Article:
Should You Get a Loan Through Your Bank?

Emily Terpak March 30, 2023

When you’re looking to buy a home, one of the first things you’ll want to do is get pre-approved. Your first instinct might be to reach out to your bank since they already hold a lot of your money and they know all of your information etc. But they might not be your best option and here is why. 
 
Traditional banks like Wells Fargo, PNC, Bank of America, Citizens, TD Bank, and Credit Unions can all help you get a mortgage, but they’re not going to be available on the weekends when you might need them the most. As a real estate agent, 70% of my showings are done on the weekends. And that is no surprise because this is when buyers typically have time off of work to go see houses. Weekends are also when listing agents will schedule their open houses for. And finally, if the house has multiple offers, you’ll often see an offer deadline for Sunday. Also, sometimes before choosing an offer, listing agents will call your lender to make sure that they have done the proper verification of your income, credit score, assets etc. Or maybe you want the lender to run numbers for you on a certain property before you put your offer in over the weekend. Noticing a trend? Real estate happens on the weekends! Hearing back from your lender Monday morning for an updated pre-approval letter (you’ll need this to submit your offer) or for a breakdown of what your monthly payment will be on a house you want to put an offer in, could be too late. Therefore, it’s best to work with a lender who will be available by email or call on the weekends.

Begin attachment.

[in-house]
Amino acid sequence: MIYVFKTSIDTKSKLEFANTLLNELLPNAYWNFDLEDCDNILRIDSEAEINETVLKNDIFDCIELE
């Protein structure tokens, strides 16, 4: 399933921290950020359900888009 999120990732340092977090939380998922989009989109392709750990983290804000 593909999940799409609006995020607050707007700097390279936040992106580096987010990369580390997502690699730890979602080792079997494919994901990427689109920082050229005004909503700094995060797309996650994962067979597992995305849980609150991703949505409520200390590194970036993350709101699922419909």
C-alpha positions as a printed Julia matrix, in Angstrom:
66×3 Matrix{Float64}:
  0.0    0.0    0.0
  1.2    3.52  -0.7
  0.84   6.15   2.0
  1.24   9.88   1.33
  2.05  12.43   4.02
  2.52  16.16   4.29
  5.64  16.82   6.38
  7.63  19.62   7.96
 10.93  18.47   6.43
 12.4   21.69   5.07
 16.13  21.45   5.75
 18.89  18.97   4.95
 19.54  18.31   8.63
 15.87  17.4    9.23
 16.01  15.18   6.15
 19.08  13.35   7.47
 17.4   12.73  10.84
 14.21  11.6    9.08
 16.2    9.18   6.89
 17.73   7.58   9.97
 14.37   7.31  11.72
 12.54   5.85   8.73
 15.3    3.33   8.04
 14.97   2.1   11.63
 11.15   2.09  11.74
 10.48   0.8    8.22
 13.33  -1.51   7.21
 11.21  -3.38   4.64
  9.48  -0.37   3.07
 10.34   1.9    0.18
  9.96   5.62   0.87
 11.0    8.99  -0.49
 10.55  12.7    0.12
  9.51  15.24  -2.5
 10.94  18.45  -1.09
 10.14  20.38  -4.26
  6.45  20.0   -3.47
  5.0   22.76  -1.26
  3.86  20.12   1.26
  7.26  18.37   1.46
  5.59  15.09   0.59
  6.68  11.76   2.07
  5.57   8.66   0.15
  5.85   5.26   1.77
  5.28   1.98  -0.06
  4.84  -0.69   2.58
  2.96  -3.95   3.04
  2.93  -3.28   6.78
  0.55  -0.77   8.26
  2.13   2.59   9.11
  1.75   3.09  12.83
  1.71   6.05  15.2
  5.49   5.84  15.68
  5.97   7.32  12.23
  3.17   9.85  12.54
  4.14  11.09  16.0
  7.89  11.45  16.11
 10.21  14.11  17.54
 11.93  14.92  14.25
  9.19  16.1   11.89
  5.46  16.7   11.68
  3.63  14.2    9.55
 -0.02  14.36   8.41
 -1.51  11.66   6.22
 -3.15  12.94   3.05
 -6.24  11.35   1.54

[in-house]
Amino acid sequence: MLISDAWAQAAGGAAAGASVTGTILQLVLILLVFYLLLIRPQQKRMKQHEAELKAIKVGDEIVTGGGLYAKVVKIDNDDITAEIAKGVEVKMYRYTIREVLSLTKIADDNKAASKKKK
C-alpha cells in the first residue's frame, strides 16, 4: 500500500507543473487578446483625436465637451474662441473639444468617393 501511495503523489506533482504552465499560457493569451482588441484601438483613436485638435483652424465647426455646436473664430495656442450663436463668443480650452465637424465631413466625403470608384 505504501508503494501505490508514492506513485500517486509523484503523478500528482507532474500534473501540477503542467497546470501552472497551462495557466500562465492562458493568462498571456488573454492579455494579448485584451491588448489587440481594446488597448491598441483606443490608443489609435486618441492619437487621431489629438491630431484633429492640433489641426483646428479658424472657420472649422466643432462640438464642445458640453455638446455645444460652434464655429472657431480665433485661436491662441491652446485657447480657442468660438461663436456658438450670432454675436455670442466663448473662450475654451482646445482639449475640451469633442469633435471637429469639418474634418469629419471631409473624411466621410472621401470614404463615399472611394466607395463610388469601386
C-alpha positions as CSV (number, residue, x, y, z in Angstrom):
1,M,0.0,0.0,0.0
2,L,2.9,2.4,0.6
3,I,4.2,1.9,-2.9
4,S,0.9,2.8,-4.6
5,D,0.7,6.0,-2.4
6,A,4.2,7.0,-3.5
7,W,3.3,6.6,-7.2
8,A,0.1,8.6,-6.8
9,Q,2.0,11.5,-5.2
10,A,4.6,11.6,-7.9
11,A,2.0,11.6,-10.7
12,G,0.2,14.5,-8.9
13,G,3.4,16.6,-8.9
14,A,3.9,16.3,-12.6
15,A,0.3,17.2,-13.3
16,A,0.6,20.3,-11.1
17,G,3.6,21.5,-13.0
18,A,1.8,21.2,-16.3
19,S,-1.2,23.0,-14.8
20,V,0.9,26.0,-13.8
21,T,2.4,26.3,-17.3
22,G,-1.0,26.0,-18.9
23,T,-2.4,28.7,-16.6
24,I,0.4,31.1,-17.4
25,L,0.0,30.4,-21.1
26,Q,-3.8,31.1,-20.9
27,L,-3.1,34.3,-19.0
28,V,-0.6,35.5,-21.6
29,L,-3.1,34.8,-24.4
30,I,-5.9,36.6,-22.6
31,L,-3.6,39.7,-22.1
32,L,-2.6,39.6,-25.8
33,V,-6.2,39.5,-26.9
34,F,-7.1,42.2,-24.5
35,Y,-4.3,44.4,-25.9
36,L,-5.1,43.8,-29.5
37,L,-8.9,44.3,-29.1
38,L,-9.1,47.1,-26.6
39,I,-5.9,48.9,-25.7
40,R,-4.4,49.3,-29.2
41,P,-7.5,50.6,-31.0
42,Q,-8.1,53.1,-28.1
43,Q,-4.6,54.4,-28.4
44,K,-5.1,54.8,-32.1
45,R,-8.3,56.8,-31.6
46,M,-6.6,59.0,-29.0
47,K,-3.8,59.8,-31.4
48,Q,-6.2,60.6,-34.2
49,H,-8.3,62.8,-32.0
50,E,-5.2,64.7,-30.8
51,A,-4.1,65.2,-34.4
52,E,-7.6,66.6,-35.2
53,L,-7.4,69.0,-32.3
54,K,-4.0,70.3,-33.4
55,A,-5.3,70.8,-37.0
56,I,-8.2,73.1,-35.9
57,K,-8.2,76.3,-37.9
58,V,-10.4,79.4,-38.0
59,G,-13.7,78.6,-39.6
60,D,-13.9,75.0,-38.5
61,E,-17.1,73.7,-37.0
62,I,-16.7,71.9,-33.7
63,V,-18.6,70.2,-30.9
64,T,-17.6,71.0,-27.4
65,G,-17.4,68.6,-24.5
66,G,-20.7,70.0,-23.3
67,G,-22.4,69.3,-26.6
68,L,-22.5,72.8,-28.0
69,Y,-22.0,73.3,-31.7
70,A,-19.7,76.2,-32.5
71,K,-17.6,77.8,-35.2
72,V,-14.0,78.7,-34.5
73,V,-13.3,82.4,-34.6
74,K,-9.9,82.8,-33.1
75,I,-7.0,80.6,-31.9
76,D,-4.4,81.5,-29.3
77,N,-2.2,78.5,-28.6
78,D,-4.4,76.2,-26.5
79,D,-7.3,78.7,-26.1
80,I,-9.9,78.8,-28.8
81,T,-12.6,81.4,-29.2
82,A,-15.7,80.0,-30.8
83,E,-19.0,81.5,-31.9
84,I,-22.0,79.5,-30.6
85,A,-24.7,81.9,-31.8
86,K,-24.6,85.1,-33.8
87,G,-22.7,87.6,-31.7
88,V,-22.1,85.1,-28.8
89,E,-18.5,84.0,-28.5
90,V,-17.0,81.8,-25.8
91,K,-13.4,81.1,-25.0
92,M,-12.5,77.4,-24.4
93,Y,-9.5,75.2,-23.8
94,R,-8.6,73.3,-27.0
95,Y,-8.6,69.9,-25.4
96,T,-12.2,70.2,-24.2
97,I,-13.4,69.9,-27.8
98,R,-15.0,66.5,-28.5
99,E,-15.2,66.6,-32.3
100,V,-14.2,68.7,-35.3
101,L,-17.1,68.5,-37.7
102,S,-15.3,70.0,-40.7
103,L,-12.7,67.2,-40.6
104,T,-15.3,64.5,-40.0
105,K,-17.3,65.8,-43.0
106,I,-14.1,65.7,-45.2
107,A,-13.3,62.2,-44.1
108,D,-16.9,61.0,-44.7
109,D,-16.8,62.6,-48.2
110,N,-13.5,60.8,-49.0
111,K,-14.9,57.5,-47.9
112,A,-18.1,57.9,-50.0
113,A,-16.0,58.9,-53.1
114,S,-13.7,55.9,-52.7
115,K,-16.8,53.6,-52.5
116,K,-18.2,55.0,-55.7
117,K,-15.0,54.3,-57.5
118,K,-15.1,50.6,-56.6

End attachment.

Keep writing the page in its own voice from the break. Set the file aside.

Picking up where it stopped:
The second reason that you might not want to work with your bank is that unlike private lenders, big banks have big hoops to jump through. This means underwriting your loan can take a longer time. So for a lot of the big banks, they need 45 days to close as opposed to private lenders who can all close within 30 days. This amount of time is from when your offer is accepted to when you get your keys. If you’re not coming up on the end of your lease anytime soon or you already own a home, it might not matter if closing takes 45 days versus 30 days. But that timeline might really matter for the seller. Here’s why.
 
Right now, you don’t know what house you’re going to buy. Perhaps you’re going to buy a home that is vacant. When sellers list a home that is vacant, they’re looking for a buyer who can close quickly. AKA 30 days. There are also some lendesr who can close in 2-3 weeks. Offers with these shorter timeframes are going to be prioritized over an offer from a buyer who needs a 45 day close. That’s because the seller has carrying costs (insurance, possible HOA fees, taxes, utilities etc). This is why it’s imperative that you work with a lender who has the ability to close quickly (30 days) just in case you need to in order to get your offer accepted.
 
When it comes to choosing a lender, my advice is to always go with a local lender that has been recommended by your real estate agent or a friend of yours who has purchased in the area recently. 
 
For a great lender contact, reach out! I’m happy to share.

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